Józef Lesiecki (1886–1914), carpenter and wood carver, graduate from the School of Wood Industry in Zakopane, excellent mountaineer and skier, Tatra rescuer. He earned his living in Zakopane by making wooden souvenirs. In the years 1912–1914, he collected heritage items related to the Podhale folk art which he later donated in his will to the Tatra Museum. Together with several other collectors from Zakopane he was an active member of the Folklore Section of the Tatra Society founded in 1911 by Bronisław Piłsudski, which cooperated with the Tatra Museum. During field expeditions the members of the Section acquired exhibits mostly for their own collections, but also they also made purchases for the museum collection with the money received by the Museum Board from Alfonsyna Dzieduszycka of Lviv (600 crowns) for the expansion of the ethnographic collections, even before the establishment of the Section.Folklore Section. All private collections of that period, as well as collections created in Zakopane at the end of the 19th century included spoon racks (Polish: łyżnik), but Józef Lesiecki showed particular interest in them and collected the great number of 54 spoon racks. During World War I, Lesiecki fought in the Polish Legions and died in the battle of Łowczówek near Tarnów. His collection of 183 exhibits was taken over by the Museum in 1920.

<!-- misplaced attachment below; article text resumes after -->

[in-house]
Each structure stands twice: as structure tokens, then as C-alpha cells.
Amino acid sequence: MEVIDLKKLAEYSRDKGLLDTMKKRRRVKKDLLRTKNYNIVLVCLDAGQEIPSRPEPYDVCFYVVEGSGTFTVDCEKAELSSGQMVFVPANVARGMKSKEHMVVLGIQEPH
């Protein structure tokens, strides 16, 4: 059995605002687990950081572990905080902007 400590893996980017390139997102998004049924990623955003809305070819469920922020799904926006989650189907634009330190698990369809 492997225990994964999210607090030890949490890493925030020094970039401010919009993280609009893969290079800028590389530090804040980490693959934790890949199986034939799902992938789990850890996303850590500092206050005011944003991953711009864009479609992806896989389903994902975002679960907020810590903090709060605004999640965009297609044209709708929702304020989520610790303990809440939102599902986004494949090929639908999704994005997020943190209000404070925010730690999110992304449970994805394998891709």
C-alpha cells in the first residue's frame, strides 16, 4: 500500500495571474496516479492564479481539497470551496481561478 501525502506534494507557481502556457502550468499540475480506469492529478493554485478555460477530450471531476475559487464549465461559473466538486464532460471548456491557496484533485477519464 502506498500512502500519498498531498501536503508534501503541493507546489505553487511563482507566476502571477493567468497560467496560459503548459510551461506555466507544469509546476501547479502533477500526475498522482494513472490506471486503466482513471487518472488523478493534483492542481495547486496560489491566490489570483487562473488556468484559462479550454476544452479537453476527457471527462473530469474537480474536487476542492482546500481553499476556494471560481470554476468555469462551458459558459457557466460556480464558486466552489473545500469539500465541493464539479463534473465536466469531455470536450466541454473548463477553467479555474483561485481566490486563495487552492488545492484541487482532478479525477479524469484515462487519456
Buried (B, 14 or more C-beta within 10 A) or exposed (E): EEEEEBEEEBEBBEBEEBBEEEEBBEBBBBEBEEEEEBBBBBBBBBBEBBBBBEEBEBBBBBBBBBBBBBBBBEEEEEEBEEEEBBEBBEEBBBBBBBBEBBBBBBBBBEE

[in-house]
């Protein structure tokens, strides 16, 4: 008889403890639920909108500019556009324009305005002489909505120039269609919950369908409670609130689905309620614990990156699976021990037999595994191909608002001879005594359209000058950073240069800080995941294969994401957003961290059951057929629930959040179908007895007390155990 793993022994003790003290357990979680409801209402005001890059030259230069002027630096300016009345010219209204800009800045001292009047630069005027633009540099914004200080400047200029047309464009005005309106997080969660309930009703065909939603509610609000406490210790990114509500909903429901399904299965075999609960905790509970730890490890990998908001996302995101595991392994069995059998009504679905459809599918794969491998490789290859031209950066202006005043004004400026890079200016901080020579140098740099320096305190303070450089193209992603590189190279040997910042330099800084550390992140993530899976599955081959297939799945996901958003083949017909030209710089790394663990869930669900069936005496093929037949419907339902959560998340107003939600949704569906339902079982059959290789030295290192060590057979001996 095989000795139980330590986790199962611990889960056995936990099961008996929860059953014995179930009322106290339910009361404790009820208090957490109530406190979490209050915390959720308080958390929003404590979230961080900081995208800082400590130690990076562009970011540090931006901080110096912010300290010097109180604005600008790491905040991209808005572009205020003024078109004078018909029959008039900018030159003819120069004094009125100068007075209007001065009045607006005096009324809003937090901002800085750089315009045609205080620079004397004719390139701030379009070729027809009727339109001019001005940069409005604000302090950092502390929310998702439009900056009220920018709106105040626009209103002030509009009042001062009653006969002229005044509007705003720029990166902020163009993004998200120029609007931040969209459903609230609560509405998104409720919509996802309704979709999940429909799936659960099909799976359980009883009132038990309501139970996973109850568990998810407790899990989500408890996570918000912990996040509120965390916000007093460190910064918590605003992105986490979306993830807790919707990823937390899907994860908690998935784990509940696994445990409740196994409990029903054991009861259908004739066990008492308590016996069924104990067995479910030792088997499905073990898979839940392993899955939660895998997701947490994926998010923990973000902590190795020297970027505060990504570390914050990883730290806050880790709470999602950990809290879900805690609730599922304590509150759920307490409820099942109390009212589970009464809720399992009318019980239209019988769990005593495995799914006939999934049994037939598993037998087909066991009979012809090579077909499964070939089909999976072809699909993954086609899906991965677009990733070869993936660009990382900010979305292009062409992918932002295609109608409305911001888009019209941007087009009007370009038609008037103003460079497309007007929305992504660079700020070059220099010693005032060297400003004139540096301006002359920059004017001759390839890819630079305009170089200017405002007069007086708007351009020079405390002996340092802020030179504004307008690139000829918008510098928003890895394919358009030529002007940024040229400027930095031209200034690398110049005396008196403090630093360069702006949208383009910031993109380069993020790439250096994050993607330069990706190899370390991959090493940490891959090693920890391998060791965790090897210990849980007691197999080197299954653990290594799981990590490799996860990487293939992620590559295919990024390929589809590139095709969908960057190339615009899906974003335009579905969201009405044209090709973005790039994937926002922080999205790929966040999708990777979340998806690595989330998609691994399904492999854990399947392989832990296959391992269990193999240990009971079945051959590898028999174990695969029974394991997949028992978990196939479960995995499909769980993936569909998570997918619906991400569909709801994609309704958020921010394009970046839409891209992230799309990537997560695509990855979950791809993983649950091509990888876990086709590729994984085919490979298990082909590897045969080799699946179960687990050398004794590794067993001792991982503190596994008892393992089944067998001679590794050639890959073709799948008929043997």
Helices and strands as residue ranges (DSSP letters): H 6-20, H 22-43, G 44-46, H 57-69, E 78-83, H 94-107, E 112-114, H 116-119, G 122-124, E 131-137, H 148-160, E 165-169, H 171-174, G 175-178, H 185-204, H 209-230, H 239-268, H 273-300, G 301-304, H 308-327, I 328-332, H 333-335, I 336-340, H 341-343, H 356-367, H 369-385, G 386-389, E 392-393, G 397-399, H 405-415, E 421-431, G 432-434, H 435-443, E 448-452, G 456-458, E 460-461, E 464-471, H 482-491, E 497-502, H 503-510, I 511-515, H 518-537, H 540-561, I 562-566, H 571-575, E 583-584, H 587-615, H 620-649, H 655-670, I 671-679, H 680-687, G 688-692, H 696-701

In this collection we present an old Podhale spoon rack made by highlander Maciej Goncorz (or Gonciok) Hodok and bought by Józef Lesiecki from Jan Godzek in the village of Międzyczerwienne.